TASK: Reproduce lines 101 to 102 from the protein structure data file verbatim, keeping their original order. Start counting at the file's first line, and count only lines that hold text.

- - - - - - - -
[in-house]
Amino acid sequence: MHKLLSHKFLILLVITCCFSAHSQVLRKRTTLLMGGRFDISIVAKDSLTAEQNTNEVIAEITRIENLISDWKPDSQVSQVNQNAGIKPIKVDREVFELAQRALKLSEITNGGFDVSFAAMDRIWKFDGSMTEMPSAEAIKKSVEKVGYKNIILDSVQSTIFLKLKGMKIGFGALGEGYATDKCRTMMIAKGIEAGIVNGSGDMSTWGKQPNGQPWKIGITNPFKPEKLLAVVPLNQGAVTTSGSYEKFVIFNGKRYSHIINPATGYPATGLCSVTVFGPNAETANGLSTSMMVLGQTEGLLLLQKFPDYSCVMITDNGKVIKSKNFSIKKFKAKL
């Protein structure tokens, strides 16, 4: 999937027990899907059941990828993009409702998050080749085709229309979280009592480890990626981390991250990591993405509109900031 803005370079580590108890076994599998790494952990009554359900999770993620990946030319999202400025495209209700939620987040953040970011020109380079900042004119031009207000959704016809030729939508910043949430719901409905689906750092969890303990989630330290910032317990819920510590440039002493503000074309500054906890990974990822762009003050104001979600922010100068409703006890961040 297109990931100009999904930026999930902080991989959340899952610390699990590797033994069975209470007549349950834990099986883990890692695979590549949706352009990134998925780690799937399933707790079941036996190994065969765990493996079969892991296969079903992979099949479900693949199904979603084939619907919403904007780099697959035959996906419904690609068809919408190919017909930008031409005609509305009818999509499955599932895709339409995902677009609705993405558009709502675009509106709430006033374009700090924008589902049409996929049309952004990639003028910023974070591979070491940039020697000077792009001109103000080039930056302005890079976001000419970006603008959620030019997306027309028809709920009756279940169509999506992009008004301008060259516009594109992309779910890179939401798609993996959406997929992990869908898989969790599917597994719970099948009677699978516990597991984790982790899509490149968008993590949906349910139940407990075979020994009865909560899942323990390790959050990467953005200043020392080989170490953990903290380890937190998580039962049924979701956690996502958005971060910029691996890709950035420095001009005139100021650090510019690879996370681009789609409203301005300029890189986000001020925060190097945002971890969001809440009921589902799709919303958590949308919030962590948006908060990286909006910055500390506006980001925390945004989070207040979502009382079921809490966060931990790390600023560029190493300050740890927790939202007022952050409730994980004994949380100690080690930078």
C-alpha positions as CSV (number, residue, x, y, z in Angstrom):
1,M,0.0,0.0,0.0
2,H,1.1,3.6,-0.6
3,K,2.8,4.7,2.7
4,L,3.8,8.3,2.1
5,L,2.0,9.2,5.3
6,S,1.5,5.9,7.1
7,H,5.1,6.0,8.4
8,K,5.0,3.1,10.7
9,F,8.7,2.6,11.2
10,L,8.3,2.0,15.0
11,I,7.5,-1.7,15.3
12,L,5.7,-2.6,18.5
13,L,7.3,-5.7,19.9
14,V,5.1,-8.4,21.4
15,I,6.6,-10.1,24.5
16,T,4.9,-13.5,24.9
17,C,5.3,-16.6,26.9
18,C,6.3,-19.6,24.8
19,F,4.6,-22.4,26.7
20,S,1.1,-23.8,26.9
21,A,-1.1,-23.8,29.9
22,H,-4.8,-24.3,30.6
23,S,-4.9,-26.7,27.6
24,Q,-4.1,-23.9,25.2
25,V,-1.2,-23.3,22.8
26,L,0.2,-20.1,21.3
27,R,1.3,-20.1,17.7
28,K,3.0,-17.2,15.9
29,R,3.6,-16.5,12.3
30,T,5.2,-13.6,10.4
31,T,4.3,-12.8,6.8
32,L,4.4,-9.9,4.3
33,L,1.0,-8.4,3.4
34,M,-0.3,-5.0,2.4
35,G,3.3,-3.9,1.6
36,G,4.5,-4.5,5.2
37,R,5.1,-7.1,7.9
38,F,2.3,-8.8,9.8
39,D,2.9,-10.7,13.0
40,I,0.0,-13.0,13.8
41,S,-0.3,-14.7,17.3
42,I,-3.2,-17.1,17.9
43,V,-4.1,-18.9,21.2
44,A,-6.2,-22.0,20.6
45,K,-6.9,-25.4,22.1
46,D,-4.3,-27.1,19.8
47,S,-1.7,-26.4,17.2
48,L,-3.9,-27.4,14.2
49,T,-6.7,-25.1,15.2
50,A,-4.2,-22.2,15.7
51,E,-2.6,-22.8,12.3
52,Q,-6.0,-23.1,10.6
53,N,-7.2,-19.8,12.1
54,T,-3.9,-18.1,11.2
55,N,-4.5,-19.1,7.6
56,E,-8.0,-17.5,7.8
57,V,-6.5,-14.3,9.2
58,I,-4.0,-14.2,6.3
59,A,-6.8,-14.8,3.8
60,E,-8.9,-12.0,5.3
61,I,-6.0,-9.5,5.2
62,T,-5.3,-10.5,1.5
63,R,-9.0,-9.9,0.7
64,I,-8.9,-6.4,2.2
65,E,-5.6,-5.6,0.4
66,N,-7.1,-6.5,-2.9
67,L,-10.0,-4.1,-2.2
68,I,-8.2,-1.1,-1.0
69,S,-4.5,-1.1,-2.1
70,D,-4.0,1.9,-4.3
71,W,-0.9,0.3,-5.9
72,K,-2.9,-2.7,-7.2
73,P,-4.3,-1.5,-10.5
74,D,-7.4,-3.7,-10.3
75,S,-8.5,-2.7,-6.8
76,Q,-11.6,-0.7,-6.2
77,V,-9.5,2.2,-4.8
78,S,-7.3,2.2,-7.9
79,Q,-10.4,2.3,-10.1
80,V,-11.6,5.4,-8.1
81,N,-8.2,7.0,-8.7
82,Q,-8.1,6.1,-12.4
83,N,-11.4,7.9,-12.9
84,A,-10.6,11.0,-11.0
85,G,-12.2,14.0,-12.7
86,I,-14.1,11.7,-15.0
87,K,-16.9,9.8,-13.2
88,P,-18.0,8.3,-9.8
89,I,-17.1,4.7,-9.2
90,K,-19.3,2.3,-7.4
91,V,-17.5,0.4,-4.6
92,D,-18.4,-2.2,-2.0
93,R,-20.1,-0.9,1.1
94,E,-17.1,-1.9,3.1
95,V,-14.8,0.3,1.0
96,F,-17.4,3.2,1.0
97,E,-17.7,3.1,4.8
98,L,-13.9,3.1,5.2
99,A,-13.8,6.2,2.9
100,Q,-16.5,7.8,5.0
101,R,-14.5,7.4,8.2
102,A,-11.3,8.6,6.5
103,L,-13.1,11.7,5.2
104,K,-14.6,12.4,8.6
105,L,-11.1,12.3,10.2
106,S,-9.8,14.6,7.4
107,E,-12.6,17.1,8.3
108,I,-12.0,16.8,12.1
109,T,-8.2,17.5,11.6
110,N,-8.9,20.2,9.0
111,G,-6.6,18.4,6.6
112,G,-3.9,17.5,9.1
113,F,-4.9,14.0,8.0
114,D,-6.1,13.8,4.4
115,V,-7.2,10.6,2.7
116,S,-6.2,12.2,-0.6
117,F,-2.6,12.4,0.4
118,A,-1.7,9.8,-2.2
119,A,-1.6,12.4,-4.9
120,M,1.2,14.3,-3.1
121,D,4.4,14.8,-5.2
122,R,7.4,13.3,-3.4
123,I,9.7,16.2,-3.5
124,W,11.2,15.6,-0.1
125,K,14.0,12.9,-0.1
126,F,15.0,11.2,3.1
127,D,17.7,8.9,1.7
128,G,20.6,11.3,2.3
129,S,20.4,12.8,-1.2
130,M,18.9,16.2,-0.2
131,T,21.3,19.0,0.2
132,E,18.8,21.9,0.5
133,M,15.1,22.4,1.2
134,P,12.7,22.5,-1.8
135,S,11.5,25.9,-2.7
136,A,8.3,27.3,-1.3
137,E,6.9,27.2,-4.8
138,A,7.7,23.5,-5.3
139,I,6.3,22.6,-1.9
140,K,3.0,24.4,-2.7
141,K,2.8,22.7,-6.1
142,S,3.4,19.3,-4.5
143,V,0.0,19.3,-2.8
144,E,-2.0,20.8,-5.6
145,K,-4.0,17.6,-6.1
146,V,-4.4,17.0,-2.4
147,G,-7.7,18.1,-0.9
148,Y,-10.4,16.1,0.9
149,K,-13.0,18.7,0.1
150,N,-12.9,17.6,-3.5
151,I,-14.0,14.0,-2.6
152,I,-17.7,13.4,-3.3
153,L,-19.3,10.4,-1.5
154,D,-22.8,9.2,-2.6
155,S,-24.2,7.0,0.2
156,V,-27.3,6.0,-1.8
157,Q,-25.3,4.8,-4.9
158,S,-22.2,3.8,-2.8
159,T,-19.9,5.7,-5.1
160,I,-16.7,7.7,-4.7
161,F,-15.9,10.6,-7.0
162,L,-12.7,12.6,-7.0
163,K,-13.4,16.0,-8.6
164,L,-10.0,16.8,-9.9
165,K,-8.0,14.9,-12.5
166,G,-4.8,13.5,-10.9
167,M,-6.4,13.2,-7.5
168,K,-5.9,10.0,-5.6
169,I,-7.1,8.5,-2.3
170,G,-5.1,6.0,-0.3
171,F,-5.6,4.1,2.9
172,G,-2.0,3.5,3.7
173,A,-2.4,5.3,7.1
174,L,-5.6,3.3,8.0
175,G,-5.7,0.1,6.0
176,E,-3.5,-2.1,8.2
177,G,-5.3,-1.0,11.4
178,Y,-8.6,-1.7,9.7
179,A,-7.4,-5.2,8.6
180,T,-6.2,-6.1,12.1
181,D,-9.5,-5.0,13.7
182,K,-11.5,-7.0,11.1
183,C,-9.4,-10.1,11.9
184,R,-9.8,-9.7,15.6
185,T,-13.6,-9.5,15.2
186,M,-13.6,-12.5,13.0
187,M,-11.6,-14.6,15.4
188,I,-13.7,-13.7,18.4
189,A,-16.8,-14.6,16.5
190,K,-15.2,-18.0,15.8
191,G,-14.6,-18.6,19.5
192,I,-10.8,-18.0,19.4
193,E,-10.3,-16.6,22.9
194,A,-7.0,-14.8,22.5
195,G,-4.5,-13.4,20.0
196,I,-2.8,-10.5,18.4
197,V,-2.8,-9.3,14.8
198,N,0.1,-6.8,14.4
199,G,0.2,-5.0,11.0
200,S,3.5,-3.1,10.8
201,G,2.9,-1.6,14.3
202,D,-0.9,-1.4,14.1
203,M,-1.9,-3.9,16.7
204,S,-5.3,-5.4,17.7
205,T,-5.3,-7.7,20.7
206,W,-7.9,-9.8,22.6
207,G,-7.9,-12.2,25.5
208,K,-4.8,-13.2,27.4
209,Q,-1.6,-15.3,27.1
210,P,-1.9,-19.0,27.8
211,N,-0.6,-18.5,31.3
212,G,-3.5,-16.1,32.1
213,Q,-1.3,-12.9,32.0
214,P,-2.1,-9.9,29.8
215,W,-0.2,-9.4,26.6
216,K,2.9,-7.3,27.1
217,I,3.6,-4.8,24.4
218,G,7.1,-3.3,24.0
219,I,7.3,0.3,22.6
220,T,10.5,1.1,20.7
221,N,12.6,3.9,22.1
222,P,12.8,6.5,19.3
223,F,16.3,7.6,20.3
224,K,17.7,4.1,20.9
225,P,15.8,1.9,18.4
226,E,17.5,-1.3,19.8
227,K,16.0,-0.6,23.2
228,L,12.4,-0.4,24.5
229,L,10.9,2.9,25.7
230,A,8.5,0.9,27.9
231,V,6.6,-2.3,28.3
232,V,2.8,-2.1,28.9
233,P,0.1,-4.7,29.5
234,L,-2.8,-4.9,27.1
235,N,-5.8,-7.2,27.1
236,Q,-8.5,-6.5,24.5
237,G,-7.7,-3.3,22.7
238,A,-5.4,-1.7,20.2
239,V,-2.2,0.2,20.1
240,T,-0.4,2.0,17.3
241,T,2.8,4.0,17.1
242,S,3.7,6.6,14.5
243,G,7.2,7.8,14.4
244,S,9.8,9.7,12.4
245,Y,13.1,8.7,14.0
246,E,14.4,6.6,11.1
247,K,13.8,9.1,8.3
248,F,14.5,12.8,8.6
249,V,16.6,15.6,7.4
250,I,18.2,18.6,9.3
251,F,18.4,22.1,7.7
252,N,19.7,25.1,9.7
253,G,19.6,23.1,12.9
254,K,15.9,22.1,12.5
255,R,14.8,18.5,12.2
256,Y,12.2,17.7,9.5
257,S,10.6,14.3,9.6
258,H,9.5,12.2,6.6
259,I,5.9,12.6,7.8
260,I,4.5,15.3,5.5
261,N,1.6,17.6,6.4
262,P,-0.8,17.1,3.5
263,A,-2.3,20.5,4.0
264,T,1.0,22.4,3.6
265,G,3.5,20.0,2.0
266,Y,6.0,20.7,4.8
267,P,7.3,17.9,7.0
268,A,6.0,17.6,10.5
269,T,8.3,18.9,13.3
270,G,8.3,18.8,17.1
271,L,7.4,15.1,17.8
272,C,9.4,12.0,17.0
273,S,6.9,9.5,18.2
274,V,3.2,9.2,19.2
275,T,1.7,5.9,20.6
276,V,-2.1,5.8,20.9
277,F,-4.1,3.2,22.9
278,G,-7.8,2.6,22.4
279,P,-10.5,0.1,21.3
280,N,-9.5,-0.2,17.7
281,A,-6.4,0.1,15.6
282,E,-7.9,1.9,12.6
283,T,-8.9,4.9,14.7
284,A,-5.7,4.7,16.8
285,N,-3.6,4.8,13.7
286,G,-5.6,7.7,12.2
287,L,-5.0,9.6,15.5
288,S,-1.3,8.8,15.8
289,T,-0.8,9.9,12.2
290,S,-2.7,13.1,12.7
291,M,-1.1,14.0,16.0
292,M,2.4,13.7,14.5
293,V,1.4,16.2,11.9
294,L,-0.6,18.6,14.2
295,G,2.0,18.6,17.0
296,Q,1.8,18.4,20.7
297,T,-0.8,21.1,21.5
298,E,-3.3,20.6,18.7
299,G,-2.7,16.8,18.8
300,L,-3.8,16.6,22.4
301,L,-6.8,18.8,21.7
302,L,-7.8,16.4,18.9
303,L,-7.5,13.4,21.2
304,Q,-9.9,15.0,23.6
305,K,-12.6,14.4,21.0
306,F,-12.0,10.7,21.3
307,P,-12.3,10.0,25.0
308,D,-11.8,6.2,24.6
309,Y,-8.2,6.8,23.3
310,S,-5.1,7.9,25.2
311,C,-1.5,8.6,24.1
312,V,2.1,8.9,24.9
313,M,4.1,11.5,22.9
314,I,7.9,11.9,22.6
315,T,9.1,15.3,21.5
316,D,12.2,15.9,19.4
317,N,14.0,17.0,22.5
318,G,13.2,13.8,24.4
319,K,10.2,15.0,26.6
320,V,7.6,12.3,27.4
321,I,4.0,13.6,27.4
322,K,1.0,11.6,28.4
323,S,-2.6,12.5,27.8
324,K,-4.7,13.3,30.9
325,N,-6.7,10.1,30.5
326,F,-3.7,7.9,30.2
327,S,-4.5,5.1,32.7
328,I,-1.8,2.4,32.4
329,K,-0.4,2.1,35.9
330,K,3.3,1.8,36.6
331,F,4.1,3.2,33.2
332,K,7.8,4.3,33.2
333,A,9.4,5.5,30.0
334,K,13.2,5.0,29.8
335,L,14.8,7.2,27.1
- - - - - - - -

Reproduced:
97,E,-17.7,3.1,4.8
98,L,-13.9,3.1,5.2